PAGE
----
Analyst Note| Julie Utterback, CFA |
Narrow-moat Anthem reported fourth-quarter operating results that slightly beat FactSet consensus but gave guidance for 2021 that appears constrained by ongoing COVID-19 uncertainty. While the 2021 outlook is slightly disappointing, we do not expect to materially change our $370 fair value estimate. Also, with shares trading at roughly 12 times forward earnings and the company aiming to generate 12% to 15% annualized earnings growth in the long run, we continue to see Anthem's stock as undervalued.
While the ongoing pandemic constrained the U.S. employer environment and related membership rolls at Anthem, the company's overall medical membership increased 5% year over year on the strength of its government programs. Specifically, Anthem's government programs, including Medicaid and Medicare Advantage, increased in the midteens year over year, while Anthem's employer-based business remained roughly flat from the end of 2019. In total, Anthem's medical membership stood at 42.9 million members at the end of December, up from 42.6 million at the end of September and 41.0 million at the end of December 2019.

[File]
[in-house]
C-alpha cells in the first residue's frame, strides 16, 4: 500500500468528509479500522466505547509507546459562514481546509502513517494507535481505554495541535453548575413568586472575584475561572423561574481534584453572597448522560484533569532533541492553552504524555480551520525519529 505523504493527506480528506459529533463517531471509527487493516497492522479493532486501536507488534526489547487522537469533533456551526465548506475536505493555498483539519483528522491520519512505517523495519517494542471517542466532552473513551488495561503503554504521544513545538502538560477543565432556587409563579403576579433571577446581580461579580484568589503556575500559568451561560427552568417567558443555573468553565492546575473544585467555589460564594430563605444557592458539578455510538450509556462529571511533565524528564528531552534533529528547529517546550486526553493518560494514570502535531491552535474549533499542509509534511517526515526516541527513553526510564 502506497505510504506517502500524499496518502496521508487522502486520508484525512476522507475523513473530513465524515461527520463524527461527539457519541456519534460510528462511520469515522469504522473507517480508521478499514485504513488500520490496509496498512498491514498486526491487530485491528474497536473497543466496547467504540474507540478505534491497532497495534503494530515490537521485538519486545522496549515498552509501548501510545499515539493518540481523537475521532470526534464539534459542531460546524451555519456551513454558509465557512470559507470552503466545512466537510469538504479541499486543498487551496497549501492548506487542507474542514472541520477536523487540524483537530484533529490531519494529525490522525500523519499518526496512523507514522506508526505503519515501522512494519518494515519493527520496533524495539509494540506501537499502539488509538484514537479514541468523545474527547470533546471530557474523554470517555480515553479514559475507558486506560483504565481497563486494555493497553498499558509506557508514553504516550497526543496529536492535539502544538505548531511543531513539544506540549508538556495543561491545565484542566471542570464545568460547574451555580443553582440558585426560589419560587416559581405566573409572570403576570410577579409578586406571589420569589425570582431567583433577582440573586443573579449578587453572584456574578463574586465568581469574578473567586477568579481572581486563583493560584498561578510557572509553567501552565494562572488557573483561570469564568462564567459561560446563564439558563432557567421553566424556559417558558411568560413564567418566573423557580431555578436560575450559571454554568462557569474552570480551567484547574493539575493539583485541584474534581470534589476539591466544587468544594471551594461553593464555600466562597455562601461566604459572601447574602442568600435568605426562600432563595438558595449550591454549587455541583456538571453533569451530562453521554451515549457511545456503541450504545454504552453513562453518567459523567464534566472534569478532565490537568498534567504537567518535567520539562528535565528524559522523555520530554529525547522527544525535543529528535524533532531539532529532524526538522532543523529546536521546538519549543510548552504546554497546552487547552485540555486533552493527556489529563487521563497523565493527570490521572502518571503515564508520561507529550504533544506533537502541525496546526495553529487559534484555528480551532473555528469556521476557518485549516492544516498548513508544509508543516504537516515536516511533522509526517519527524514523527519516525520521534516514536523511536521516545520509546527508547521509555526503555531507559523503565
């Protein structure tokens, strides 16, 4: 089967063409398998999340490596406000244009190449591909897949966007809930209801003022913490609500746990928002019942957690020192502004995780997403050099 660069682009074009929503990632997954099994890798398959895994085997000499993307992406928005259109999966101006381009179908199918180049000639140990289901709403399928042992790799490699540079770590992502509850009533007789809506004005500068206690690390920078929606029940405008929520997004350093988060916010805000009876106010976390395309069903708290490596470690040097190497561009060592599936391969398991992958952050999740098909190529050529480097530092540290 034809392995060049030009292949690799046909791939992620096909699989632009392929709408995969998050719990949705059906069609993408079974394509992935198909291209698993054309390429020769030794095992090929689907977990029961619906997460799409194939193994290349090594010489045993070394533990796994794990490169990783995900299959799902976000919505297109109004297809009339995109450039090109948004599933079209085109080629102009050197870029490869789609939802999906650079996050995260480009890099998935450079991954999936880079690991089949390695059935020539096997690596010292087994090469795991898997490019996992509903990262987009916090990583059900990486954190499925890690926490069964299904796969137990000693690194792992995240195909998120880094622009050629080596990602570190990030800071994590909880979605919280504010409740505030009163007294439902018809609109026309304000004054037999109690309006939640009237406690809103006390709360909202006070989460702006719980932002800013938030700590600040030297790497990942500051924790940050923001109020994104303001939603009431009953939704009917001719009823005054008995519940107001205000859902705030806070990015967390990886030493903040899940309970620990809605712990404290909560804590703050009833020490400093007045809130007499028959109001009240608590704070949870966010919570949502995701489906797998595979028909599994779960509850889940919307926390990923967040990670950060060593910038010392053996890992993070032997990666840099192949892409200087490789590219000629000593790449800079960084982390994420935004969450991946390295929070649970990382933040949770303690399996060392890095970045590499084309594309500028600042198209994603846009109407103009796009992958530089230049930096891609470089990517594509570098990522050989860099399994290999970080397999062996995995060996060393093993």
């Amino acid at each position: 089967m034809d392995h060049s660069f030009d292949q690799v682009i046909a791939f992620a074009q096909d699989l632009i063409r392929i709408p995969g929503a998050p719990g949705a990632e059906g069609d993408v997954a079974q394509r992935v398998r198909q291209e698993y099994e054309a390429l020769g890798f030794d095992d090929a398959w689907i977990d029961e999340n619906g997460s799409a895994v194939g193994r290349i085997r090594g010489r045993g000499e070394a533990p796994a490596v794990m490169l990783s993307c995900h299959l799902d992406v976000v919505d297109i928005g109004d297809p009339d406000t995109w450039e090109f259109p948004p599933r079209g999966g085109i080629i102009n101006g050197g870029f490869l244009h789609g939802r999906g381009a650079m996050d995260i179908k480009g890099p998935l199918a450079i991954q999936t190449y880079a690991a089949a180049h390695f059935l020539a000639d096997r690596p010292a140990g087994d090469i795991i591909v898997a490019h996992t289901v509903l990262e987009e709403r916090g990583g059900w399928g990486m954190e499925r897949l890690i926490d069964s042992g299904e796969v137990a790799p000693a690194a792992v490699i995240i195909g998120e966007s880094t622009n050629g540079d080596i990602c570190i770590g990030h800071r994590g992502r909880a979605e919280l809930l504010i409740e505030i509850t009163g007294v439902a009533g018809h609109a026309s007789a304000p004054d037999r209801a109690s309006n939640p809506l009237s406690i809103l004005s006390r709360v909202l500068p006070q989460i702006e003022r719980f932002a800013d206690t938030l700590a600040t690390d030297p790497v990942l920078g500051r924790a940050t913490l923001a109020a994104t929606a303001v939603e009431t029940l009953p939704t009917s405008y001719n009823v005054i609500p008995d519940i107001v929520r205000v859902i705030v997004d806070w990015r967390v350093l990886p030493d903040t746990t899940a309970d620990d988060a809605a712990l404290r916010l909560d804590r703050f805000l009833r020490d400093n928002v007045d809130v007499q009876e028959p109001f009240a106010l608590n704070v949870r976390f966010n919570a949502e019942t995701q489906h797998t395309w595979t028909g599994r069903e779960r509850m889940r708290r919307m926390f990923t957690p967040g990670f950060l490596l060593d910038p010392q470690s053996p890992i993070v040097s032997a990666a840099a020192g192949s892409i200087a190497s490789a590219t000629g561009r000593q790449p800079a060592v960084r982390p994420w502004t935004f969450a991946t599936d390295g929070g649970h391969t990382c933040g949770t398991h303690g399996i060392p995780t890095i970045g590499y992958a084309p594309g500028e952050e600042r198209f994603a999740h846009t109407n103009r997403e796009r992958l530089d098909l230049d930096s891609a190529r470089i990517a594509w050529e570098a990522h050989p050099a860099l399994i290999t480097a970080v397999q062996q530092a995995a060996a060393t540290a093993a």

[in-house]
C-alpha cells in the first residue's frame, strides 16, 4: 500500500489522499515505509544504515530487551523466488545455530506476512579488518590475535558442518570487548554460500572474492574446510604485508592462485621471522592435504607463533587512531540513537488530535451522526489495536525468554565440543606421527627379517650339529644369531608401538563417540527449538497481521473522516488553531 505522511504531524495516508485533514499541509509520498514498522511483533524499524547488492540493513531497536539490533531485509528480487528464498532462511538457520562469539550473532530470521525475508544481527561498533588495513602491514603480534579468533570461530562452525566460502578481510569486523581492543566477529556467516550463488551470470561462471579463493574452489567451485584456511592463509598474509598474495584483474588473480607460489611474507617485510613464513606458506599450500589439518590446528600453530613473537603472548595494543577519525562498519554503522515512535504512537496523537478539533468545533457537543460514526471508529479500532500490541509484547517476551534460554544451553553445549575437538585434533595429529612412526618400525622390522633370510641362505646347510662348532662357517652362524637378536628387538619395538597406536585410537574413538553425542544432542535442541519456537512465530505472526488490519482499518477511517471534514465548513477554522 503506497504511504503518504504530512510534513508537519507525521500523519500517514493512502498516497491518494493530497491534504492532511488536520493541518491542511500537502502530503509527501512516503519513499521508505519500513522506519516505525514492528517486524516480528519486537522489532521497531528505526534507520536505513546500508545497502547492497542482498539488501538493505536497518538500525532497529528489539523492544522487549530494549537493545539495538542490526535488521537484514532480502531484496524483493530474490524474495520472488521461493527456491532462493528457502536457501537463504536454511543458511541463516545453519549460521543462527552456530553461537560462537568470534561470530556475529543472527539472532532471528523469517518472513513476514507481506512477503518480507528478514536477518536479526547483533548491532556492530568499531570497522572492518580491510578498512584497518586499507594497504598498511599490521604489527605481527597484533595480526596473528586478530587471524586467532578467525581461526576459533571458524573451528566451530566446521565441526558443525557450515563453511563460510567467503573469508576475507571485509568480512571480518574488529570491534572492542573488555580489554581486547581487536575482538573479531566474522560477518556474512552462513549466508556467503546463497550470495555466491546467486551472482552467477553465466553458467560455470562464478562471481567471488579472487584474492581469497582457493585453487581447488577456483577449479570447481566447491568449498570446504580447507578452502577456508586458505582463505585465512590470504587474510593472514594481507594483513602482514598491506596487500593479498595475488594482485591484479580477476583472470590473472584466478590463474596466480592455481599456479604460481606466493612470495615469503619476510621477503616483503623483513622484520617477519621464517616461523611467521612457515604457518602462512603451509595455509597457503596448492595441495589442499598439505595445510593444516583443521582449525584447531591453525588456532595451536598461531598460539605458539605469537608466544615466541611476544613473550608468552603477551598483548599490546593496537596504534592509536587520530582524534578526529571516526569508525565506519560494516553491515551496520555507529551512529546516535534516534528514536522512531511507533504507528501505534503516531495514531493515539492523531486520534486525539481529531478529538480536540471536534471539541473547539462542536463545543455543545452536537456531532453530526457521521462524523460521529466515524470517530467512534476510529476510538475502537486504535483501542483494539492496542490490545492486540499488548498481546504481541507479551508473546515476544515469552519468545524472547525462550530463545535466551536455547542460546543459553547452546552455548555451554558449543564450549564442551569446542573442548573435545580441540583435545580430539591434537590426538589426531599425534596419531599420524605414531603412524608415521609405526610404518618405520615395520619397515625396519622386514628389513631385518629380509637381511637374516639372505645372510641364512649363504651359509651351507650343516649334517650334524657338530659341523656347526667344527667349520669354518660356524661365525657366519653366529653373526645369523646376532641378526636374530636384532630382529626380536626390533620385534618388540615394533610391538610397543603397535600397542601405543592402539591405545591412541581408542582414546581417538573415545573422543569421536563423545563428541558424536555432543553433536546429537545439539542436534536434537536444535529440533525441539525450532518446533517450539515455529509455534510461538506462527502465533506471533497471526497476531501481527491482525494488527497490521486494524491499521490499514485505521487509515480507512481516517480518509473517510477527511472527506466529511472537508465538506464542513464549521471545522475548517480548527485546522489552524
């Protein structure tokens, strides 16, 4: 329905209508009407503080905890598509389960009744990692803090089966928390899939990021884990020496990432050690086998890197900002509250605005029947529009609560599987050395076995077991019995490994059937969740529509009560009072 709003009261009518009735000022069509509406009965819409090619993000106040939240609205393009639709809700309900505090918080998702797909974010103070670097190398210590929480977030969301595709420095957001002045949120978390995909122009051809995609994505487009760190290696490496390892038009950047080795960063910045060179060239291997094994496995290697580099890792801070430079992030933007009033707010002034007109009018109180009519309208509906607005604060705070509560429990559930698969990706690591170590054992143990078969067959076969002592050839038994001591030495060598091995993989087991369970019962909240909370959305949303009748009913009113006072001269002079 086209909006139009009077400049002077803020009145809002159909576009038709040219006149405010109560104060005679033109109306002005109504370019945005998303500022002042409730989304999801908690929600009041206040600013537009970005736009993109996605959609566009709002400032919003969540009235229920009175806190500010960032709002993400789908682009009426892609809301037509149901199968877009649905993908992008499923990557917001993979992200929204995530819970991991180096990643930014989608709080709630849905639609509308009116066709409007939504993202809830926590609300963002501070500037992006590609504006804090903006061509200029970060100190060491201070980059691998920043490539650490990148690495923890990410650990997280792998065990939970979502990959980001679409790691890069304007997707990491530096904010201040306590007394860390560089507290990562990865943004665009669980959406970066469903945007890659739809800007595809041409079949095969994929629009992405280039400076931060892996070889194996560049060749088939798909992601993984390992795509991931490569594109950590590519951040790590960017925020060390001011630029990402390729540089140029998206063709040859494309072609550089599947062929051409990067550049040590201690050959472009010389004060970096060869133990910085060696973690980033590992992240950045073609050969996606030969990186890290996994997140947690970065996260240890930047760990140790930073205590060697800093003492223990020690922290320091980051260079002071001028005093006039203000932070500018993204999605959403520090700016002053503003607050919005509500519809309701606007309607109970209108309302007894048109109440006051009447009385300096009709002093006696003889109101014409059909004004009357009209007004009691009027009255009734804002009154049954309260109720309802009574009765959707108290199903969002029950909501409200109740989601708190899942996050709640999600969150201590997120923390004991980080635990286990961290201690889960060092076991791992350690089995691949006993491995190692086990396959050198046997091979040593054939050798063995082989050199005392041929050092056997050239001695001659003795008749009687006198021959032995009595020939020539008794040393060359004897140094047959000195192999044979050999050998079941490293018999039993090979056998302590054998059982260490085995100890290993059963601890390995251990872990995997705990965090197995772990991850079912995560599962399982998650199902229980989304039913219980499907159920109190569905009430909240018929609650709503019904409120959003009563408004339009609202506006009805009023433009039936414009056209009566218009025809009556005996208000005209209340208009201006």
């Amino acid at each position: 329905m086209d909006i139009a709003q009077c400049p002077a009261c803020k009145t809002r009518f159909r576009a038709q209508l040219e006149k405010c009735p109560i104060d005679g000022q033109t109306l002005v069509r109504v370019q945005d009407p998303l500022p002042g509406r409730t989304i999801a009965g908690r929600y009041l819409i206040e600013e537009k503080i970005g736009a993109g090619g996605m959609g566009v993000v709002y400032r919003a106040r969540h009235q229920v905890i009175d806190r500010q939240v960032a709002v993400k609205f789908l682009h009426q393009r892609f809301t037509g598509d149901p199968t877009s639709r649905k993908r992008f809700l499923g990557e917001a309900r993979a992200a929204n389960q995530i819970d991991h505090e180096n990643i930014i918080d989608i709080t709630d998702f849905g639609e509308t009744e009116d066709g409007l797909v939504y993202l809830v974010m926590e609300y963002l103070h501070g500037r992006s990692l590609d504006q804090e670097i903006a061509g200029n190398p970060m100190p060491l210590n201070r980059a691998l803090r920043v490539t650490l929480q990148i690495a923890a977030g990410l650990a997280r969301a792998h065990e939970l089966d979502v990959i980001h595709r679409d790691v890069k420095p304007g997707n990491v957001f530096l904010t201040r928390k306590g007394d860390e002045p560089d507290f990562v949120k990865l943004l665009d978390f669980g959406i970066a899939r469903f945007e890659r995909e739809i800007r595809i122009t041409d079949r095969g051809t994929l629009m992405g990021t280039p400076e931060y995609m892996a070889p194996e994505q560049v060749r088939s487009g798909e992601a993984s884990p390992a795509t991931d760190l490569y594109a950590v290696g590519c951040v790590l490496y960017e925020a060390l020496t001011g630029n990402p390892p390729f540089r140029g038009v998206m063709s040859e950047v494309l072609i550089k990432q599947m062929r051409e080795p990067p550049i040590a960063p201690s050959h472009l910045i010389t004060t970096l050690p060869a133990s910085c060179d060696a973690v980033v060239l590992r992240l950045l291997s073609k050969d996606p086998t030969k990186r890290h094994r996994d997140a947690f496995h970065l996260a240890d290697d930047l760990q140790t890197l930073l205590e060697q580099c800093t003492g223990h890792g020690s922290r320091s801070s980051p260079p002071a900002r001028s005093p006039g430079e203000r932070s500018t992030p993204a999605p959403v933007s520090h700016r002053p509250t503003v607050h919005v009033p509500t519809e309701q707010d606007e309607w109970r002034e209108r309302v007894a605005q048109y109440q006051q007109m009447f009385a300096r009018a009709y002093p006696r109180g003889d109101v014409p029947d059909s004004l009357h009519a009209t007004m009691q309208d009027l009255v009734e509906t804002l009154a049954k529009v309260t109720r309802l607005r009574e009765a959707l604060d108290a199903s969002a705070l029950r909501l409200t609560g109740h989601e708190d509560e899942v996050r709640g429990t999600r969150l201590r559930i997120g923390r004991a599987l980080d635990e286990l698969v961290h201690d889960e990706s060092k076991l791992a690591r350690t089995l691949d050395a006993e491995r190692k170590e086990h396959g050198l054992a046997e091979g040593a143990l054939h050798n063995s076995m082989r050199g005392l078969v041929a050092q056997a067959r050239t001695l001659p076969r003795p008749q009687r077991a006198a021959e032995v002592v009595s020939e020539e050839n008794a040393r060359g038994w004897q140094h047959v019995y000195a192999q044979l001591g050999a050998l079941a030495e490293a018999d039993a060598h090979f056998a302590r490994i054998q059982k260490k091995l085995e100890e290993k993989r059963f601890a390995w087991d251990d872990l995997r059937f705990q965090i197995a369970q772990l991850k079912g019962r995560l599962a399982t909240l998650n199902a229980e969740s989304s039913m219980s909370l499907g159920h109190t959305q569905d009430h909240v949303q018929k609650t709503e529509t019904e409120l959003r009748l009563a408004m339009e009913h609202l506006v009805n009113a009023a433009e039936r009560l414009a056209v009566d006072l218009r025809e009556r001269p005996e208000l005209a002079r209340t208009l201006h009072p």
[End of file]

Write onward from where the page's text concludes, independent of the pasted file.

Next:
With that resilience, Anthem beat expectations slightly in the quarter, even as healthcare utilization increased and the company continued to waive cost-sharing for end users related to COVID-19. In the quarter, Anthem reported adjusted EPS ($2.54) that slightly beat FactSet consensus, and the company slightly beat its 2020 earnings guidance of at least $22.30 per share by turning in $22.48 of earnings (16% growth). However, the firm gave an underwhelming EPS outlook of at least $24.50 per share for 2021, or slightly below our expectations and only 9% growth over 2020. Without $0.50-$0.70 of new COVID headwinds in 2021, Anthem's guidance would have been closer to our expectations and management's own initial guidance given in October for the low end of its 12%-15% long-term EPS growth goal. Positively, though, those headwinds look likely to abate in 2022.